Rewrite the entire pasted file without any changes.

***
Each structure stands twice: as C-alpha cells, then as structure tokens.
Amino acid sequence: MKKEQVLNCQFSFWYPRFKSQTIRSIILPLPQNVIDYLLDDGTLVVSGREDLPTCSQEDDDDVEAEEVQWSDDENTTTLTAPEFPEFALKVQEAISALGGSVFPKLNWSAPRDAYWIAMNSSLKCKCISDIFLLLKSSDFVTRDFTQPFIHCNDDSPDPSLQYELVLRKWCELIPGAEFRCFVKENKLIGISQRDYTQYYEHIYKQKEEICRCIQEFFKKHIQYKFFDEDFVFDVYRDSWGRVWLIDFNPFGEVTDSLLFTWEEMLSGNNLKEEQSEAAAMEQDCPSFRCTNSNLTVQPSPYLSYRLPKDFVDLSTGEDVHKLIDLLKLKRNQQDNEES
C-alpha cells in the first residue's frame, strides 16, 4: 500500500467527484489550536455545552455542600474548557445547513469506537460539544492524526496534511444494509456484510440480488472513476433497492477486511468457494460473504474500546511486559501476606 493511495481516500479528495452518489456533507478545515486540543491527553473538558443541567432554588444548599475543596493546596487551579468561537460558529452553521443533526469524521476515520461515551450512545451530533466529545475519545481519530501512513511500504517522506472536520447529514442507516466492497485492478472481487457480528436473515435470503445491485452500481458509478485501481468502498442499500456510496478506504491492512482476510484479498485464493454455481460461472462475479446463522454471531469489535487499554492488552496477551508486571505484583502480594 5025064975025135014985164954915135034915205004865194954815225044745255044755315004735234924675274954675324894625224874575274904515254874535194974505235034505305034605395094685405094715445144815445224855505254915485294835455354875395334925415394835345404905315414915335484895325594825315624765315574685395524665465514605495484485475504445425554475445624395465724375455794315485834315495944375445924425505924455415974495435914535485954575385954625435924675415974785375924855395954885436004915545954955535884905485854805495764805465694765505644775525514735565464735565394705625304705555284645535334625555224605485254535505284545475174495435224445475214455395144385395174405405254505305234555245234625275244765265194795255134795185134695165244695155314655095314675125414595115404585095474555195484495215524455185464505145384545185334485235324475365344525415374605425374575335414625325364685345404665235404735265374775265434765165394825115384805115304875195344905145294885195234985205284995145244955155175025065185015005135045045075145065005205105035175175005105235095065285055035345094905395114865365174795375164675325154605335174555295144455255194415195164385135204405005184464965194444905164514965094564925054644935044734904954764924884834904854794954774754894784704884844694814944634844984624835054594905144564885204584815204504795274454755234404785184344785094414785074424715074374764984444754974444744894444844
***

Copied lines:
Each structure stands twice: as C-alpha cells, then as structure tokens.
Amino acid sequence: MKKEQVLNCQFSFWYPRFKSQTIRSIILPLPQNVIDYLLDDGTLVVSGREDLPTCSQEDDDDVEAEEVQWSDDENTTTLTAPEFPEFALKVQEAISALGGSVFPKLNWSAPRDAYWIAMNSSLKCKCISDIFLLLKSSDFVTRDFTQPFIHCNDDSPDPSLQYELVLRKWCELIPGAEFRCFVKENKLIGISQRDYTQYYEHIYKQKEEICRCIQEFFKKHIQYKFFDEDFVFDVYRDSWGRVWLIDFNPFGEVTDSLLFTWEEMLSGNNLKEEQSEAAAMEQDCPSFRCTNSNLTVQPSPYLSYRLPKDFVDLSTGEDVHKLIDLLKLKRNQQDNEES
C-alpha cells in the first residue's frame, strides 16, 4: 500500500467527484489550536455545552455542600474548557445547513469506537460539544492524526496534511444494509456484510440480488472513476433497492477486511468457494460473504474500546511486559501476606 493511495481516500479528495452518489456533507478545515486540543491527553473538558443541567432554588444548599475543596493546596487551579468561537460558529452553521443533526469524521476515520461515551450512545451530533466529545475519545481519530501512513511500504517522506472536520447529514442507516466492497485492478472481487457480528436473515435470503445491485452500481458509478485501481468502498442499500456510496478506504491492512482476510484479498485464493454455481460461472462475479446463522454471531469489535487499554492488552496477551508486571505484583502480594 5025064975025135014985164954915135034915205004865194954815225044745255044755315004735234924675274954675324894625224874575274904515254874535194974505235034505305034605395094685405094715445144815445224855505254915485294835455354875395334925415394835345404905315414915335484895325594825315624765315574685395524665465514605495484485475504445425554475445624395465724375455794315485834315495944375445924425505924455415974495435914535485954575385954625435924675415974785375924855395954885436004915545954955535884905485854805495764805465694765505644775525514735565464735565394705625304705555284645535334625555224605485254535505284545475174495435224445475214455395144385395174405405254505305234555245234625275244765265194795255134795185134695165244695155314655095314675125414595115404585095474555195484495215524455185464505145384545185334485235324475365344525415374605425374575335414625325364685345404665235404735265374775265434765165394825115384805115304875195344905145294885195234985205284995145244955155175025065185015005135045045075145065005205105035175175005105235095065285055035345094905395114865365174795375164675325154605335174555295144455255194415195164385135204405005184464965194444905164514965094564925054644935044734904954764924884834904854794954774754894784704884844694814944634844984624835054594905144564885204584815204504795274454755234404785184344785094414785074424715074374764984444754974444744894444844